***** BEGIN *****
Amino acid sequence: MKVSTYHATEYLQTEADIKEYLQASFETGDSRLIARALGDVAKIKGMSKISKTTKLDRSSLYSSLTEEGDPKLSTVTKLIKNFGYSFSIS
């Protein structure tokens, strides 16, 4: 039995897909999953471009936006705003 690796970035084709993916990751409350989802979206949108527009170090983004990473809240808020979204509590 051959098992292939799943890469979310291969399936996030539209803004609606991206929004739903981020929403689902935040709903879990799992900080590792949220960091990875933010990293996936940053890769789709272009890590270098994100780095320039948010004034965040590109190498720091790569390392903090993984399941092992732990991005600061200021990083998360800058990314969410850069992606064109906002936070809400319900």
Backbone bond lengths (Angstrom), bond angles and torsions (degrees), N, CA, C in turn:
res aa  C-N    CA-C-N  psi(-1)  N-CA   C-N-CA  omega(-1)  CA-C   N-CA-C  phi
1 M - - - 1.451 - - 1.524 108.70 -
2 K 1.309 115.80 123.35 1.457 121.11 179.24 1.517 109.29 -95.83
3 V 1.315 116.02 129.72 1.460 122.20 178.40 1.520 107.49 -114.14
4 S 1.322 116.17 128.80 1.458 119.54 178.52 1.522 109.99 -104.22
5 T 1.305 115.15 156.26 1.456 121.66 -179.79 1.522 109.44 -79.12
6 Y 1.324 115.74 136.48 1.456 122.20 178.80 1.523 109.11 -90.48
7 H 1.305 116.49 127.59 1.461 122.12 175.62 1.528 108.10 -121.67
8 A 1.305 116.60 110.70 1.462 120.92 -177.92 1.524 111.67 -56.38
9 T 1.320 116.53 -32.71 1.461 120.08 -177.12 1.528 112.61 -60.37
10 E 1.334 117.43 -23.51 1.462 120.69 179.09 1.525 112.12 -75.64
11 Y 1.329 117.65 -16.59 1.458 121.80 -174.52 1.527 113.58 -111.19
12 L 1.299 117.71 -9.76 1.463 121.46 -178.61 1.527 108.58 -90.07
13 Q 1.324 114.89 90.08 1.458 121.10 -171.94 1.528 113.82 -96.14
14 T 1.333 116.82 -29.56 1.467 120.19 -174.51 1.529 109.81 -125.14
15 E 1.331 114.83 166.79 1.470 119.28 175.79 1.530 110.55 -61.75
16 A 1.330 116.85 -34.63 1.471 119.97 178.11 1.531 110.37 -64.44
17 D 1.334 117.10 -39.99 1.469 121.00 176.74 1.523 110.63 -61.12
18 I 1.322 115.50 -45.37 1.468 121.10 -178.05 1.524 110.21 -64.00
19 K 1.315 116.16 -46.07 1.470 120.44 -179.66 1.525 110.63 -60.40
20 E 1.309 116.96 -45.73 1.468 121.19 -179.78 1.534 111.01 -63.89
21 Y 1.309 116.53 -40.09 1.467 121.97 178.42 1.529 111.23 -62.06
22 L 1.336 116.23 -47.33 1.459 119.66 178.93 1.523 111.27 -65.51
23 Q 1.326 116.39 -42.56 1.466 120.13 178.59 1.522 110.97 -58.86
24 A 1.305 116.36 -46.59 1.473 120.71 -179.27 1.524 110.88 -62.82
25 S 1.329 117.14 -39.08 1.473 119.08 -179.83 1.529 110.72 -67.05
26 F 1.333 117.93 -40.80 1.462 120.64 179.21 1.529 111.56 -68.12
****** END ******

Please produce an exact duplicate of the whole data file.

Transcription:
Amino acid sequence: MKVSTYHATEYLQTEADIKEYLQASFETGDSRLIARALGDVAKIKGMSKISKTTKLDRSSLYSSLTEEGDPKLSTVTKLIKNFGYSFSIS
């Protein structure tokens, strides 16, 4: 039995897909999953471009936006705003 690796970035084709993916990751409350989802979206949108527009170090983004990473809240808020979204509590 051959098992292939799943890469979310291969399936996030539209803004609606991206929004739903981020929403689902935040709903879990799992900080590792949220960091990875933010990293996936940053890769789709272009890590270098994100780095320039948010004034965040590109190498720091790569390392903090993984399941092992732990991005600061200021990083998360800058990314969410850069992606064109906002936070809400319900």
Backbone bond lengths (Angstrom), bond angles and torsions (degrees), N, CA, C in turn:
res aa  C-N    CA-C-N  psi(-1)  N-CA   C-N-CA  omega(-1)  CA-C   N-CA-C  phi
1 M - - - 1.451 - - 1.524 108.70 -
2 K 1.309 115.80 123.35 1.457 121.11 179.24 1.517 109.29 -95.83
3 V 1.315 116.02 129.72 1.460 122.20 178.40 1.520 107.49 -114.14
4 S 1.322 116.17 128.80 1.458 119.54 178.52 1.522 109.99 -104.22
5 T 1.305 115.15 156.26 1.456 121.66 -179.79 1.522 109.44 -79.12
6 Y 1.324 115.74 136.48 1.456 122.20 178.80 1.523 109.11 -90.48
7 H 1.305 116.49 127.59 1.461 122.12 175.62 1.528 108.10 -121.67
8 A 1.305 116.60 110.70 1.462 120.92 -177.92 1.524 111.67 -56.38
9 T 1.320 116.53 -32.71 1.461 120.08 -177.12 1.528 112.61 -60.37
10 E 1.334 117.43 -23.51 1.462 120.69 179.09 1.525 112.12 -75.64
11 Y 1.329 117.65 -16.59 1.458 121.80 -174.52 1.527 113.58 -111.19
12 L 1.299 117.71 -9.76 1.463 121.46 -178.61 1.527 108.58 -90.07
13 Q 1.324 114.89 90.08 1.458 121.10 -171.94 1.528 113.82 -96.14
14 T 1.333 116.82 -29.56 1.467 120.19 -174.51 1.529 109.81 -125.14
15 E 1.331 114.83 166.79 1.470 119.28 175.79 1.530 110.55 -61.75
16 A 1.330 116.85 -34.63 1.471 119.97 178.11 1.531 110.37 -64.44
17 D 1.334 117.10 -39.99 1.469 121.00 176.74 1.523 110.63 -61.12
18 I 1.322 115.50 -45.37 1.468 121.10 -178.05 1.524 110.21 -64.00
19 K 1.315 116.16 -46.07 1.470 120.44 -179.66 1.525 110.63 -60.40
20 E 1.309 116.96 -45.73 1.468 121.19 -179.78 1.534 111.01 -63.89
21 Y 1.309 116.53 -40.09 1.467 121.97 178.42 1.529 111.23 -62.06
22 L 1.336 116.23 -47.33 1.459 119.66 178.93 1.523 111.27 -65.51
23 Q 1.326 116.39 -42.56 1.466 120.13 178.59 1.522 110.97 -58.86
24 A 1.305 116.36 -46.59 1.473 120.71 -179.27 1.524 110.88 -62.82
25 S 1.329 117.14 -39.08 1.473 119.08 -179.83 1.529 110.72 -67.05
26 F 1.333 117.93 -40.80 1.462 120.64 179.21 1.529 111.56 -68.12